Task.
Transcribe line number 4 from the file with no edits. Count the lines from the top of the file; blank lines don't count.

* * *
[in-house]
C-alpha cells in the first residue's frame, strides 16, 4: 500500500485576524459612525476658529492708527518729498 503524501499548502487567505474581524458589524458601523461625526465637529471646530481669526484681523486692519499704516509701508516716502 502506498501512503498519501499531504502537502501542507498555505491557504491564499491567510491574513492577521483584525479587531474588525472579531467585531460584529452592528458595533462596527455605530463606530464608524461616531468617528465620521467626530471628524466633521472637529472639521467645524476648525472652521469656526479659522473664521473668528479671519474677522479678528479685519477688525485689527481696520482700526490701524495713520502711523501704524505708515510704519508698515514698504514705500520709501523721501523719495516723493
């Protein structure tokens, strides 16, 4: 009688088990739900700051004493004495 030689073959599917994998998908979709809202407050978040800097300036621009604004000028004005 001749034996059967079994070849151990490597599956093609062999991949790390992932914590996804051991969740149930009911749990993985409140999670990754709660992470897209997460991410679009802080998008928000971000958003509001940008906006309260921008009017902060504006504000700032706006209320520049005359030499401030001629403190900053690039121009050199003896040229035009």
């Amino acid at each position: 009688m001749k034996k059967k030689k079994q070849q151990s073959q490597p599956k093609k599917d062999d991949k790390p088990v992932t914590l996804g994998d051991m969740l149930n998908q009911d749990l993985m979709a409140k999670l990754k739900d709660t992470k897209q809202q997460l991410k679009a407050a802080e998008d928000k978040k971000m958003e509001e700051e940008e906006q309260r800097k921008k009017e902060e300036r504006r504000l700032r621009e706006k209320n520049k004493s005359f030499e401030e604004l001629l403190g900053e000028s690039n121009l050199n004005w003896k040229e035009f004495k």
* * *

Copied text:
């Amino acid at each position: 009688m001749k034996k059967k030689k079994q070849q151990s073959q490597p599956k093609k599917d062999d991949k790390p088990v992932t914590l996804g994998d051991m969740l149930n998908q009911d749990l993985m979709a409140k999670l990754k739900d709660t992470k897209q809202q997460l991410k679009a407050a802080e998008d928000k978040k971000m958003e509001e700051e940008e906006q309260r800097k921008k009017e902060e300036r504006r504000l700032r621009e706006k209320n520049k004493s005359f030499e401030e604004l001629l403190g900053e000028s690039n121009l050199n004005w003896k040229e035009f004495k």